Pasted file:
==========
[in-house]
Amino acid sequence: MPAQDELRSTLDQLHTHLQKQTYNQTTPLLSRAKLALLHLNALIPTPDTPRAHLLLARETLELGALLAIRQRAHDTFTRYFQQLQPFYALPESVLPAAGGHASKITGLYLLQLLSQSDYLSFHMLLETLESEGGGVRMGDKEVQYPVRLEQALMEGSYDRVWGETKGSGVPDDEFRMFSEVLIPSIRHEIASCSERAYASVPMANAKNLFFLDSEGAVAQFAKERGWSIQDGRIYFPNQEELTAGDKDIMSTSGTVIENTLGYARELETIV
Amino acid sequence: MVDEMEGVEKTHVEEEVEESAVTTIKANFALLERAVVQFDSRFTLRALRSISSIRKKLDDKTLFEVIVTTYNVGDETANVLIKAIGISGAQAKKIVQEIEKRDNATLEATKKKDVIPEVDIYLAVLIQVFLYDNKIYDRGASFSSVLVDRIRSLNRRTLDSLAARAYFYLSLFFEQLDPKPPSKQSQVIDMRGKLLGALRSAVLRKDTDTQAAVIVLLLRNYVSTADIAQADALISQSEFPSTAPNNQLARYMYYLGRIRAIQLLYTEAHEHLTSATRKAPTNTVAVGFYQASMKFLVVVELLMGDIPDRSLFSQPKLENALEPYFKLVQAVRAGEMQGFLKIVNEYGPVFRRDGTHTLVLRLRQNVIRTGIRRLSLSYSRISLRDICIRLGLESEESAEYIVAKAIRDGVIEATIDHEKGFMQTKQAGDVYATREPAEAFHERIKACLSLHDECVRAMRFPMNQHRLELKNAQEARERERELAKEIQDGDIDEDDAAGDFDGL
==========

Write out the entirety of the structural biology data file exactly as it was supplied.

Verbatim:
[in-house]
Amino acid sequence: MPAQDELRSTLDQLHTHLQKQTYNQTTPLLSRAKLALLHLNALIPTPDTPRAHLLLARETLELGALLAIRQRAHDTFTRYFQQLQPFYALPESVLPAAGGHASKITGLYLLQLLSQSDYLSFHMLLETLESEGGGVRMGDKEVQYPVRLEQALMEGSYDRVWGETKGSGVPDDEFRMFSEVLIPSIRHEIASCSERAYASVPMANAKNLFFLDSEGAVAQFAKERGWSIQDGRIYFPNQEELTAGDKDIMSTSGTVIENTLGYARELETIV
Amino acid sequence: MVDEMEGVEKTHVEEEVEESAVTTIKANFALLERAVVQFDSRFTLRALRSISSIRKKLDDKTLFEVIVTTYNVGDETANVLIKAIGISGAQAKKIVQEIEKRDNATLEATKKKDVIPEVDIYLAVLIQVFLYDNKIYDRGASFSSVLVDRIRSLNRRTLDSLAARAYFYLSLFFEQLDPKPPSKQSQVIDMRGKLLGALRSAVLRKDTDTQAAVIVLLLRNYVSTADIAQADALISQSEFPSTAPNNQLARYMYYLGRIRAIQLLYTEAHEHLTSATRKAPTNTVAVGFYQASMKFLVVVELLMGDIPDRSLFSQPKLENALEPYFKLVQAVRAGEMQGFLKIVNEYGPVFRRDGTHTLVLRLRQNVIRTGIRRLSLSYSRISLRDICIRLGLESEESAEYIVAKAIRDGVIEATIDHEKGFMQTKQAGDVYATREPAEAFHERIKACLSLHDECVRAMRFPMNQHRLELKNAQEARERERELAKEIQDGDIDEDDAAGDFDGL